Linköping: Linköping University Electronic Press, 2013. p. 84
Series
Linköping University Medical Dissertations, ISSN 0345-0082 ; 1361
National Category
Medical and Health Sciences
Identifiers
urn:nbn:se:liu:diva-91833 (URN)978-91-7519-653-4 (ISBN)
Public defence
2013-06-05, Berzeliussalen, Hälsouniversitetet, Campus US, Linköpings universitet, Linköping, 13:00 (English)
Opponent
Supervisors
Available from: 2013-05-02 Created: 2013-05-02 Last updated: 2013-05-22Bibliographically approved
Janols, H., Abate, E., Idh, J., Senbeto, M., Britton, S., Alemu, S., . . . Schön, T. (2012). Early treatment response evaluated by a clinical scoring system correlates with the prognosis of pulmonary tuberculosis patients in Ethiopia: A prospective follow-up study.. Scandinavian journal of infectious diseases, 44(11), 828-834
Open this publication in new window or tab >>Early treatment response evaluated by a clinical scoring system correlates with the prognosis of pulmonary tuberculosis patients in Ethiopia: A prospective follow-up study.
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2012 (English)In: Scandinavian journal of infectious diseases, ISSN 1651-1980, Vol. 44, no 11, p. 828-834Article in journal (Refereed) Published
Abstract [en]

Background: In resource-limited settings the monitoring of tuberculosis (TB) patients is challenging, and early identification of TB patients with a high mortality risk is important. The aim of this study was to investigate prospectively whether early changes in a clinical scoring system (TB score) can predict treatment outcome in Ethiopian patients with pulmonary tuberculosis. Method: TB patients (n = 250) and blood donors (n = 82) were recruited prospectively at Gondar University Hospital, Ethiopia. Clinical scoring was performed using an interview-based questionnaire and clinical examination. Results: Among TB patients (53.6% of whom were HIV co-infected) the median TB score declined from week 0 to week 2 (8 (interquartile range (IQR) 6-9) vs 4 (IQR 2-6)) and dropped to a low level at week 8, which was still significantly higher than that found in blood donors (2 (IQR 1-4) vs 0 (IQR 0-1), p < 0.0001). Patients who died had a significantly higher TB score at week 0, week 2, and week 8 than survivors. Mortality was associated with a failure to achieve a decrease greater than 25% in the TB score at 2 weeks. Baseline CD4 + cell counts (< 200 cells/mm(3)) were associated with mortality but not with initial TB score results. Conclusions: The TB score was increased during the first 2 months of treatment among patients who died. Failure to achieve a greater than 25% decrease in TB score after 2 weeks of treatment was associated with increased mortality. Repeated clinical scoring during the intensive phase of TB treatment could be useful to identify high-risk patients.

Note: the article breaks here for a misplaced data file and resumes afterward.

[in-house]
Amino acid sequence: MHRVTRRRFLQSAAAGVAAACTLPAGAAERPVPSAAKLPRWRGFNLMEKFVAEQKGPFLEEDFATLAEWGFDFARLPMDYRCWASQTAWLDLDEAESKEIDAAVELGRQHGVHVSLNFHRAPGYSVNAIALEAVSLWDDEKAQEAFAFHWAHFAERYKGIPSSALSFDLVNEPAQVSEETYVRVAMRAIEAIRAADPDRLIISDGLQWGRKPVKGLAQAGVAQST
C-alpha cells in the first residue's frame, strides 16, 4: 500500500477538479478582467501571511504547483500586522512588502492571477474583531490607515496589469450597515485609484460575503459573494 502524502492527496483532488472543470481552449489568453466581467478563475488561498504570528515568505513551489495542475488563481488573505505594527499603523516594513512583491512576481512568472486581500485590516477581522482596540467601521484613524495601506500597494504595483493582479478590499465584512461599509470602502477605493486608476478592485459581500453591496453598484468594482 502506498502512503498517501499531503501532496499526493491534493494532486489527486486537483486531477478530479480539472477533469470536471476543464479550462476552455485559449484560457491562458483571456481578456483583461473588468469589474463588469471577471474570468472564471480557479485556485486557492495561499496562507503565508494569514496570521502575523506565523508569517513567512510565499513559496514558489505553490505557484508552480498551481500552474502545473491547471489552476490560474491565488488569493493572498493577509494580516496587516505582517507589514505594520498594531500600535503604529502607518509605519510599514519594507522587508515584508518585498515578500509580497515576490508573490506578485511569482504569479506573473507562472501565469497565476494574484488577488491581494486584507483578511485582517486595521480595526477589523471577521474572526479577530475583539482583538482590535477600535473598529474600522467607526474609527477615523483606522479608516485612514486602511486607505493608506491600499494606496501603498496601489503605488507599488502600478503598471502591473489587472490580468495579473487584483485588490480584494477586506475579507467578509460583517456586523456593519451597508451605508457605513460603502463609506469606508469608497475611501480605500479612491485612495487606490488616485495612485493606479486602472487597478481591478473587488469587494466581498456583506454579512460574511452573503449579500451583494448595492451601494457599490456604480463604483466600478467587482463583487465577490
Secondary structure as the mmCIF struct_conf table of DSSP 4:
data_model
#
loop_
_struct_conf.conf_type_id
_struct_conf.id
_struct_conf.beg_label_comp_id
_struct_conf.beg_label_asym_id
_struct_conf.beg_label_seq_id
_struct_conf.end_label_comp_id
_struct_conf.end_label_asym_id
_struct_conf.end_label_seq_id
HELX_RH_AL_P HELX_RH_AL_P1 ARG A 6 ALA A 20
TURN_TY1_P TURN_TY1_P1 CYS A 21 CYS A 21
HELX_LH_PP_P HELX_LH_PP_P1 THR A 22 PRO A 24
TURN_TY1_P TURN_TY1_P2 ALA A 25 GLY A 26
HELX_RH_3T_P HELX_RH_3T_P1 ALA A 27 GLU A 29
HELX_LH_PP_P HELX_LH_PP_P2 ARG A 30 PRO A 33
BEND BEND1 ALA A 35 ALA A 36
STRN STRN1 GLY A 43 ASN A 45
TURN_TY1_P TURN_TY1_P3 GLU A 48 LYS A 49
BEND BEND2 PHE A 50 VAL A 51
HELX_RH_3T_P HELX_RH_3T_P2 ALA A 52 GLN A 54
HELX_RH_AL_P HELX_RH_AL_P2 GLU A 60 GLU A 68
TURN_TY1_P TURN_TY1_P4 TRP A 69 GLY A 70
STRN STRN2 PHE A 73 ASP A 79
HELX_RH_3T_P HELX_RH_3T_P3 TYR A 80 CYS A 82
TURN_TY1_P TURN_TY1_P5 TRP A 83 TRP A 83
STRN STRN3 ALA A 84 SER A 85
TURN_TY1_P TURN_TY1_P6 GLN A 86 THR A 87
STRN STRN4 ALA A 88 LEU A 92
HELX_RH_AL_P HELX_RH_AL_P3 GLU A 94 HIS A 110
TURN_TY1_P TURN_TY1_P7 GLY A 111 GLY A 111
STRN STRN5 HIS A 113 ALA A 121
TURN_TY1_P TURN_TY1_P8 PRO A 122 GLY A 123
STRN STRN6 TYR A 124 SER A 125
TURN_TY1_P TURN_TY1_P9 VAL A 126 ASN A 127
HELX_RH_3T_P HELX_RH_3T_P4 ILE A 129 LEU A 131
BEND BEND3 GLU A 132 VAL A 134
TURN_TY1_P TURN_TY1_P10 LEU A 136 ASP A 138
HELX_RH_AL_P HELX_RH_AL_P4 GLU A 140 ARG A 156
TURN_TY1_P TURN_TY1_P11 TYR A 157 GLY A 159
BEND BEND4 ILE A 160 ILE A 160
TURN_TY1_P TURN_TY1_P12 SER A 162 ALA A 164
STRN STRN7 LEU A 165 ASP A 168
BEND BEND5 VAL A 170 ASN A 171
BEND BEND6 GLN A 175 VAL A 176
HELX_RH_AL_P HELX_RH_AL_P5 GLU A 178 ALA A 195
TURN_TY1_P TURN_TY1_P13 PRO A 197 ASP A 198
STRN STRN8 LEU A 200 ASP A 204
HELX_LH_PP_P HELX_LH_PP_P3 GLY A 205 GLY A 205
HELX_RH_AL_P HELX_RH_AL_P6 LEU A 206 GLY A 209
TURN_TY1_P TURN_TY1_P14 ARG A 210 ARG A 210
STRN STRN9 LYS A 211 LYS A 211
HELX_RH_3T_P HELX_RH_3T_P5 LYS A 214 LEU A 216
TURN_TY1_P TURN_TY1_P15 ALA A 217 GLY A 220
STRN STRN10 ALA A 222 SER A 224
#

National Category
Medical and Health Sciences
Identifiers
urn:nbn:se:liu:diva-85315 (URN)10.3109/00365548.2012.694468 (DOI)000310008900004 ()22812387 (PubMedID)
Note

funding agencies|Swedish Heart and Lung Foundation||EU/EDCTP project|JP 2009.10800.006|Swedish heart and lung Foundation (King Oscar II Jubilee Foundation)||EU/EDCP|JP.10800.006|

Available from: 2012-11-15 Created: 2012-11-15 Last updated: 2013-05-02